Offline johnf

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Re: Acidifying the mash
« Reply #38 on: April 05, 2011, 05:24:28 AM »
I would rarely need to add acid after adding an appropriate amount of calcium,

That sounds odd to me. I usually brew with RO water adjusted to 50 ppm Ca with CaCl or more. I have to add acid to most mashes to get a pH around 5.4 (measured by a freshly calibrated pH meter).

I don't think anyone is saying adding marginal phosphoric acid precipitates no marginal calcium but rather that it is immaterial. When you have breweries like Sierra Nevada produces hundreds of thousands of barrels of technically great beer made with phosphoric acid that displays no symptoms of low calcium, the burden of proof for the claim that phosphoric acid should not be used lies with the claimant.

Offline Tristan

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Re: Acidifying the mash
« Reply #39 on: April 05, 2011, 06:00:02 AM »
I can see where both sides are coming from and can see the validity of a "fart in the wind" argument.  Maybe that's where the sulfur comes from on all my beers with WLP830?  It's gonna take lagering for that aroma to dissipate.  Now that you've all told me to challenge everything, I don't believe any of you!   ;D

Maybe 1/4 to 1/2 a tsp in 5 gallons of RO water.

What concentration?  I can find 10% Phos at my local shop, but not 75% that most of the brew pubs would use.  I wonder if this is another safety consideration for the home brewer?  
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Offline mabrungard

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Re: Acidifying the mash
« Reply #40 on: April 05, 2011, 06:54:23 AM »
I would rarely need to add acid after adding an appropriate amount of calcium, so it would mostly be an either-or situation.  Also, our local water has about 4 ppm calcium.  Maybe that's why adding something that would remove additional calcium seems like a goofy idea, to me.  But it also means I don't have any personal experience with the effects of adding phosphoric acid, either.

The calcium precipitation reaction is dependent upon the concentration of calcium in the water.  And the reaction takes a percentage out, not a fixed amount.  So that nice 4 ppm Ca water would not be losing much and it clearly needs supplemental Ca to support good fermentation and clarification.  The bottom line is that this water needs calcium to bring it into a suitable range for brewing and any minor loss due to phosphate precipitation can be ignored.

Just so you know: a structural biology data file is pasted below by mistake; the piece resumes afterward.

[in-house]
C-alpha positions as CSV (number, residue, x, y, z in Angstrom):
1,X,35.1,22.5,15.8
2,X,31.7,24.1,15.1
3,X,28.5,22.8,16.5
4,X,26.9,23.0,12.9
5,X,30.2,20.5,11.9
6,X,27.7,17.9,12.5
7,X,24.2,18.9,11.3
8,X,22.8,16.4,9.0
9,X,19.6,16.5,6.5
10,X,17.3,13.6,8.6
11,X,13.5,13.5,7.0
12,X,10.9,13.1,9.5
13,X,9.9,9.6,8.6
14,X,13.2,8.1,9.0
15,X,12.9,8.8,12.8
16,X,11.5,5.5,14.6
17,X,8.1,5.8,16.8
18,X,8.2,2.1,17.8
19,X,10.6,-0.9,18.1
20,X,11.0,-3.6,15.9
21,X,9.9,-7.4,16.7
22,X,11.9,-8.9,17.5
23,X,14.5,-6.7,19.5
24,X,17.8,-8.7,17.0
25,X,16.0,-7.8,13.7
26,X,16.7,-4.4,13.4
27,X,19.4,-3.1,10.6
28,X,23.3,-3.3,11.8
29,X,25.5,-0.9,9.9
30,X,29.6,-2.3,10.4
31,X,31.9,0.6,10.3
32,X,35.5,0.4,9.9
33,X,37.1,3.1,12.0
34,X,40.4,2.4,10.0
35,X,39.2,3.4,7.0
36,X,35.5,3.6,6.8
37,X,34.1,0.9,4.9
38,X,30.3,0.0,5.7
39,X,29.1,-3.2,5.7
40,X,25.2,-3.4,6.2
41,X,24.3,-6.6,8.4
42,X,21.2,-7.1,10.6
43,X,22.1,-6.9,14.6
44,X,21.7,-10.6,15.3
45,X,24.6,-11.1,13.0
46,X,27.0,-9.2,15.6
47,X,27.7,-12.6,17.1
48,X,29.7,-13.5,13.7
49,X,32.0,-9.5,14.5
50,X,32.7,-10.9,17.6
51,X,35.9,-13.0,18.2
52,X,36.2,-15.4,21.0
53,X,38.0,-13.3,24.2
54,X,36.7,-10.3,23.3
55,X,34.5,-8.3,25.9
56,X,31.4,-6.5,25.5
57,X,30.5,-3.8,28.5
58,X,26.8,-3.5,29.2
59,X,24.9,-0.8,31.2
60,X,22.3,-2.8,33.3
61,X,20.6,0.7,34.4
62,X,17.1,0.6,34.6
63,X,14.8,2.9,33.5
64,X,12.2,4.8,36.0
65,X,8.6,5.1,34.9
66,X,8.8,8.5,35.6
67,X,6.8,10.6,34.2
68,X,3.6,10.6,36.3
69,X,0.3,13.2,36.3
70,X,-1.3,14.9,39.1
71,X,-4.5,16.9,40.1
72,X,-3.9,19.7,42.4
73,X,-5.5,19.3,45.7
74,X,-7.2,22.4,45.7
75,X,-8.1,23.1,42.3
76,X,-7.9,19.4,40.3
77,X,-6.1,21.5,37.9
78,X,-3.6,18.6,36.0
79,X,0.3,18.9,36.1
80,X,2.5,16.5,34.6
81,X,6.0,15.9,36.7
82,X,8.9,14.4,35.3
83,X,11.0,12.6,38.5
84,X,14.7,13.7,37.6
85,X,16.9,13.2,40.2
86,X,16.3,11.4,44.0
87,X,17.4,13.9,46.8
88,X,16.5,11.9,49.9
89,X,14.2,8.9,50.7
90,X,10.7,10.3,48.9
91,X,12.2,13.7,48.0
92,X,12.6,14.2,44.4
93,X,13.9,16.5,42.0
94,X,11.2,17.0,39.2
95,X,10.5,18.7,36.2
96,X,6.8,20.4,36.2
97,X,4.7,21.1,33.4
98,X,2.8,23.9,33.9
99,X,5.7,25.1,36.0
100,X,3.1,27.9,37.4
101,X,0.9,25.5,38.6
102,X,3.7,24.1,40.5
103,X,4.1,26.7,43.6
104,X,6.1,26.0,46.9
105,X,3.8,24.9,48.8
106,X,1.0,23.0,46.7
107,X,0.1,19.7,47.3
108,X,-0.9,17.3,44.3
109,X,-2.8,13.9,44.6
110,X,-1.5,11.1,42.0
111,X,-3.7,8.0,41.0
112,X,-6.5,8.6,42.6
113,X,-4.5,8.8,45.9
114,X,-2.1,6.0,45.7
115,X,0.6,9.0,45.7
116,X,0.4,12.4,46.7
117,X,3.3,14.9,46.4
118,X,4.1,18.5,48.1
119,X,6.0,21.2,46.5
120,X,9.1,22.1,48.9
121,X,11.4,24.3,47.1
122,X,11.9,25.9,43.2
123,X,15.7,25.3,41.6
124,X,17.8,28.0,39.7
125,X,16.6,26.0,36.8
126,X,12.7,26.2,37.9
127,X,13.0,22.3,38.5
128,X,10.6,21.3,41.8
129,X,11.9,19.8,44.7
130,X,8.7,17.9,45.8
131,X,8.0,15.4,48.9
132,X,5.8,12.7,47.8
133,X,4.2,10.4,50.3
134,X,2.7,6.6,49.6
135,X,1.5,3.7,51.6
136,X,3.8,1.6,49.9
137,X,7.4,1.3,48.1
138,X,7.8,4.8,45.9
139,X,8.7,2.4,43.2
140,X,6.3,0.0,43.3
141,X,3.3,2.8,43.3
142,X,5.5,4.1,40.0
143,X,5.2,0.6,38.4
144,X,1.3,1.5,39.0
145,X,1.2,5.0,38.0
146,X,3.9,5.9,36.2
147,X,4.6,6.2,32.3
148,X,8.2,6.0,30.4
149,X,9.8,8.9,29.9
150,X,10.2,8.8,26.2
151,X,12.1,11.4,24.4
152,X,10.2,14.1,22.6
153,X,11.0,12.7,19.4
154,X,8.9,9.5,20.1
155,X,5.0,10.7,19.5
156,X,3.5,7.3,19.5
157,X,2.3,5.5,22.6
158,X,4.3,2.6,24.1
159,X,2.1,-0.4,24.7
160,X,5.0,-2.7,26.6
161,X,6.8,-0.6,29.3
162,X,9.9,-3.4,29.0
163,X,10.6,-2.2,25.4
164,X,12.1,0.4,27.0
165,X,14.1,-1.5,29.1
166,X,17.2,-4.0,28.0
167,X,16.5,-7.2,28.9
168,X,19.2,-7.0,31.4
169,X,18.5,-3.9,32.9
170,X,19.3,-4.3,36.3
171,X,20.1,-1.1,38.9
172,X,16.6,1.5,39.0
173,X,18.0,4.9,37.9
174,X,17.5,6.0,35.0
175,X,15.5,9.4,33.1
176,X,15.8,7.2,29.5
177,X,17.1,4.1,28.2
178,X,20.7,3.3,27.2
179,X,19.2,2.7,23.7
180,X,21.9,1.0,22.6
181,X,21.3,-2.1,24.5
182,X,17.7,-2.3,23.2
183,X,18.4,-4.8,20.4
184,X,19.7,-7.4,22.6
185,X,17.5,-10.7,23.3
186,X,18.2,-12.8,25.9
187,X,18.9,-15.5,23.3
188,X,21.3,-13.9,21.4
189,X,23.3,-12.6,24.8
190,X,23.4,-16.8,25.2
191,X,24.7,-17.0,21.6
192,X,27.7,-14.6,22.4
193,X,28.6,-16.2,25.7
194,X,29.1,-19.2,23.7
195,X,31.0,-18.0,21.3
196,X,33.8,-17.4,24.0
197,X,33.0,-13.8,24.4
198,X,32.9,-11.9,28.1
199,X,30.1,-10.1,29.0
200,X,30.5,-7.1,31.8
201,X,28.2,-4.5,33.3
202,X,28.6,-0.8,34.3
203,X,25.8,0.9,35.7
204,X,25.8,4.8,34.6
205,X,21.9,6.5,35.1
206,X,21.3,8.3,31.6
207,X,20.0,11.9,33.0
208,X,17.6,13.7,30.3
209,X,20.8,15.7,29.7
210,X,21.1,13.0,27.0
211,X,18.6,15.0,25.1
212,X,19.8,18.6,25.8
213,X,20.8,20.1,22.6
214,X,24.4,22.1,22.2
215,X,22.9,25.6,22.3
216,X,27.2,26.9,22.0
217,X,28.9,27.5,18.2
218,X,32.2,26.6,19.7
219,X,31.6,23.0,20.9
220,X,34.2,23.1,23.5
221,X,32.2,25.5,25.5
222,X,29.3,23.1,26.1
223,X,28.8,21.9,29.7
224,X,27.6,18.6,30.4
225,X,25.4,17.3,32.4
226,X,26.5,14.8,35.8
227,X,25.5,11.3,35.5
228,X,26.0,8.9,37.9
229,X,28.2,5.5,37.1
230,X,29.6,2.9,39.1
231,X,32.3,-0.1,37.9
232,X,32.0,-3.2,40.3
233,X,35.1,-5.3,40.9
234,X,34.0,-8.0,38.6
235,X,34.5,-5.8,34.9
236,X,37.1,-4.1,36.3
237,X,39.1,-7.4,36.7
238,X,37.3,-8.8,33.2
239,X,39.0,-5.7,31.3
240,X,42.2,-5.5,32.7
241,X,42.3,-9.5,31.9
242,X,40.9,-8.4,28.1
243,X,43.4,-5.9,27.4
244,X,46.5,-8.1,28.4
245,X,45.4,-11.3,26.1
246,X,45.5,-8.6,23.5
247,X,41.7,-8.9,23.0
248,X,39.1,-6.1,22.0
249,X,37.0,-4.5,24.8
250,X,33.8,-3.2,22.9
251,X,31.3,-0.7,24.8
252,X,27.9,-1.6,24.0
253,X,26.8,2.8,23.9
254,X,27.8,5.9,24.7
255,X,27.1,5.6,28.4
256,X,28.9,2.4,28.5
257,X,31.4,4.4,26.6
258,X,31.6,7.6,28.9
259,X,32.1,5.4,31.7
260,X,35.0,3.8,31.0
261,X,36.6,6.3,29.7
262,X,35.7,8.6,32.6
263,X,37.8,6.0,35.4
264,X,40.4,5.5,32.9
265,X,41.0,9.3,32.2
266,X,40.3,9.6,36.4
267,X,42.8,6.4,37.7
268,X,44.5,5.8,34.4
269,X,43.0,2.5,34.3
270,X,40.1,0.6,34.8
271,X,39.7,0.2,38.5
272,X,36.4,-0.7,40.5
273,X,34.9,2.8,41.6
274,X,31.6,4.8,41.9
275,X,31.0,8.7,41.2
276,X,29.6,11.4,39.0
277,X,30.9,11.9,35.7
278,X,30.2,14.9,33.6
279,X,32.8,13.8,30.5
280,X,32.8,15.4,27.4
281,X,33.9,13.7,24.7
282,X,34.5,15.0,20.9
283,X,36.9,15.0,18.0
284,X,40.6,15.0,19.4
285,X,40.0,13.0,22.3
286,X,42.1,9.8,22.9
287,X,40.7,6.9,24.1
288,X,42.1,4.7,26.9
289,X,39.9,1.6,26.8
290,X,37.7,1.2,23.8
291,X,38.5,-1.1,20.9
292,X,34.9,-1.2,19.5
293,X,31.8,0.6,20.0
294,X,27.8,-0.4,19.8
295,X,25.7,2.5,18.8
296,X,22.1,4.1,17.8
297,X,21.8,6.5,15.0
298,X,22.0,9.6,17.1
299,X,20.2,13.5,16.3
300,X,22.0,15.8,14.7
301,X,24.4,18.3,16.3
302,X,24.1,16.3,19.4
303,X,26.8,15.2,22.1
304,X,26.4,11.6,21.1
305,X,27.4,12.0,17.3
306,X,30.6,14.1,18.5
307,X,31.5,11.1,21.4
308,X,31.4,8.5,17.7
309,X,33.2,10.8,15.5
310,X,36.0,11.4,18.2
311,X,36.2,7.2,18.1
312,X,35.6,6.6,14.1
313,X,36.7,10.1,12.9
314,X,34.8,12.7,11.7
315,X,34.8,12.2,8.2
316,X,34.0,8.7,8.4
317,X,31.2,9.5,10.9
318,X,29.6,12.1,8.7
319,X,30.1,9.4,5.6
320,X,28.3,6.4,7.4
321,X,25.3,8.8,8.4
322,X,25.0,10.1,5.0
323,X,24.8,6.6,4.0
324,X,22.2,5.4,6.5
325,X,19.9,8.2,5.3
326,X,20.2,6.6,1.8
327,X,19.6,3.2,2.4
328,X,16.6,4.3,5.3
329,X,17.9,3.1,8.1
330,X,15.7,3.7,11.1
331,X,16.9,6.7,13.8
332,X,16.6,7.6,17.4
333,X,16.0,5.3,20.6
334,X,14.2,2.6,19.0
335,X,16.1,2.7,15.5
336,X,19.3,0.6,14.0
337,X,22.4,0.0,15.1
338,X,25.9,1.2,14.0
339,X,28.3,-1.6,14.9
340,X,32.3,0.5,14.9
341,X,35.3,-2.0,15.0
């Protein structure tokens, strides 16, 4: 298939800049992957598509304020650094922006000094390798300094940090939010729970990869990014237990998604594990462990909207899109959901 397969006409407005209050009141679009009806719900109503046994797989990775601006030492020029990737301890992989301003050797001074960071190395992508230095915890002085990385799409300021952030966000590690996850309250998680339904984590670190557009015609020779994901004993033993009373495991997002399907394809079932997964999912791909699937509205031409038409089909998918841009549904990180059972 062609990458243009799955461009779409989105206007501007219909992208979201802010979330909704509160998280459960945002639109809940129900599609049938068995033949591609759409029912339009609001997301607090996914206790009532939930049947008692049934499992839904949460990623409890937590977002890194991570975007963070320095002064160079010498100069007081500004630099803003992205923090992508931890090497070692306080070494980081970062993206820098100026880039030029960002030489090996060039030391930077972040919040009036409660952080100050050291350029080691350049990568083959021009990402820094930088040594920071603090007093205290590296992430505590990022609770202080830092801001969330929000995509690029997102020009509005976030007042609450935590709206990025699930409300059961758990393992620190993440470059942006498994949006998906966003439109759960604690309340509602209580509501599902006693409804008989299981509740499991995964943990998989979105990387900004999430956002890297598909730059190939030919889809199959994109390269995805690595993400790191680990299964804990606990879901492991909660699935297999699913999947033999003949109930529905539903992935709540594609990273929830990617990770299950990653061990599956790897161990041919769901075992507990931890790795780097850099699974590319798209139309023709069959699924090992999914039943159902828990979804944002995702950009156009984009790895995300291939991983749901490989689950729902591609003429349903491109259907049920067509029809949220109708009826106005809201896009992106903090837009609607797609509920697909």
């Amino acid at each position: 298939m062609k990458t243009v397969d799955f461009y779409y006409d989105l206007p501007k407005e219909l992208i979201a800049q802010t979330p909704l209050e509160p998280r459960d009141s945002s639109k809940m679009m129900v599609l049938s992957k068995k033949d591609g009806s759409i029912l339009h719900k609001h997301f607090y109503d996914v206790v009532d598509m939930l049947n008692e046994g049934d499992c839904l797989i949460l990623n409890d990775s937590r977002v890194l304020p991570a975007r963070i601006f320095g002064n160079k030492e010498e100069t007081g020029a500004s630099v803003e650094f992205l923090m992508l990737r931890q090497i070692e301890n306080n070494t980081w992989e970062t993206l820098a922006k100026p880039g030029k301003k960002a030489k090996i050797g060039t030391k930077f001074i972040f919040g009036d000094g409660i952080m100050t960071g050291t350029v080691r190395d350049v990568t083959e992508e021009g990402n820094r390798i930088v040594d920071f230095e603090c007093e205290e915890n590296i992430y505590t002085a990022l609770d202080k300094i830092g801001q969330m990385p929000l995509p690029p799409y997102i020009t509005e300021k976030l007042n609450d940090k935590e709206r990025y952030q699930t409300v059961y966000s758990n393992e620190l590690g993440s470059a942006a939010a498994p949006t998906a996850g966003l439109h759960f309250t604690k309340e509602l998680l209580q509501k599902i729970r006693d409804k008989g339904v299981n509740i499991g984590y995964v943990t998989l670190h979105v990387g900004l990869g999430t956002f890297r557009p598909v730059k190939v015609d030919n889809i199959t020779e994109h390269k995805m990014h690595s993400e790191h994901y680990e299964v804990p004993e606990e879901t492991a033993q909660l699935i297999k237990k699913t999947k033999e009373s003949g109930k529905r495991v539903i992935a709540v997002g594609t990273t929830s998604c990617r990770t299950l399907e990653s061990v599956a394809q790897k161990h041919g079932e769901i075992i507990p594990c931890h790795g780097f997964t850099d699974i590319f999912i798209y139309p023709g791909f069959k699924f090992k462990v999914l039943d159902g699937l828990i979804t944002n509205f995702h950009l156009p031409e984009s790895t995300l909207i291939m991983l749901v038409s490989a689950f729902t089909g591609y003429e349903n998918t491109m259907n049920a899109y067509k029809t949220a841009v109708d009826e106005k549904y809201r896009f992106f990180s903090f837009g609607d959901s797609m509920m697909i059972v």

By the way, one of my clubmates found that DudaDiesel sells food grade 75% phosphoric acid for about $14/ qt.  In these small quantities, it does not incur the hazardous goods shipping surcharge. 
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Offline Tristan

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Re: Acidifying the mash
« Reply #41 on: April 05, 2011, 08:07:02 AM »
By the way, one of my clubmates found that DudaDiesel sells food grade 75% phosphoric acid for about $14/ qt.  In these small quantities, it does not incur the hazardous goods shipping surcharge. 

Thanks for the information Martin.  I saw this come up on a Google search last night and thought about pulling the trigger.  It's good to know someone else in the brewing community has experience with this vendor.
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Offline johnf

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Re: Acidifying the mash
« Reply #42 on: April 05, 2011, 08:29:55 AM »
My LHBS sells 75%. I don't think it is dangerous to handle per se (certainly safer than strong acids, but don't give it to your 5 year old to play with). I think it is more the hazardous material shipping restrictions Martin sites which tend to drive up the cost a bit (same reason it is hard to get Acid #5 or similar, though that is genuinely more dangerous than 75% phosphoric).

Another advantage to the 10% stuff is that you will be adding more of it and so maybe you are measuring with teaspoons and tablespoons rather than pipettes. I think a lot of people would prefer working with larger quantities.

I'm an acid malt fanboy myself though I might experiment with other methods of acidification.

Offline gordonstrong

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Re: Acidifying the mash
« Reply #43 on: April 05, 2011, 02:03:45 PM »
Maybe 1/4 to 1/2 a tsp in 5 gallons of RO water.

What concentration?  I can find 10% Phos at my local shop, but not 75% that most of the brew pubs would use.  I wonder if this is another safety consideration for the home brewer?  

I generally use this: http://www.northernbrewer.com/brewing/review/product/list/id/451/category/61/
Gordon Strong • Beavercreek, Ohio • AHA Member since 1997 • Twitter: GordonStrong

Offline mabrungard

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Re: Acidifying the mash
« Reply #44 on: April 05, 2011, 02:33:24 PM »
Maybe 1/4 to 1/2 a tsp in 5 gallons of RO water.

You don't have to add acid willy nilly.  Bru'n Water includes AJ DeLange's very capable water acidification calculator.  If you know your water profile, the acid type and strength, you can calculate what your addition is fairly precisely.  I've been using that calculator for a decade and its correct every time.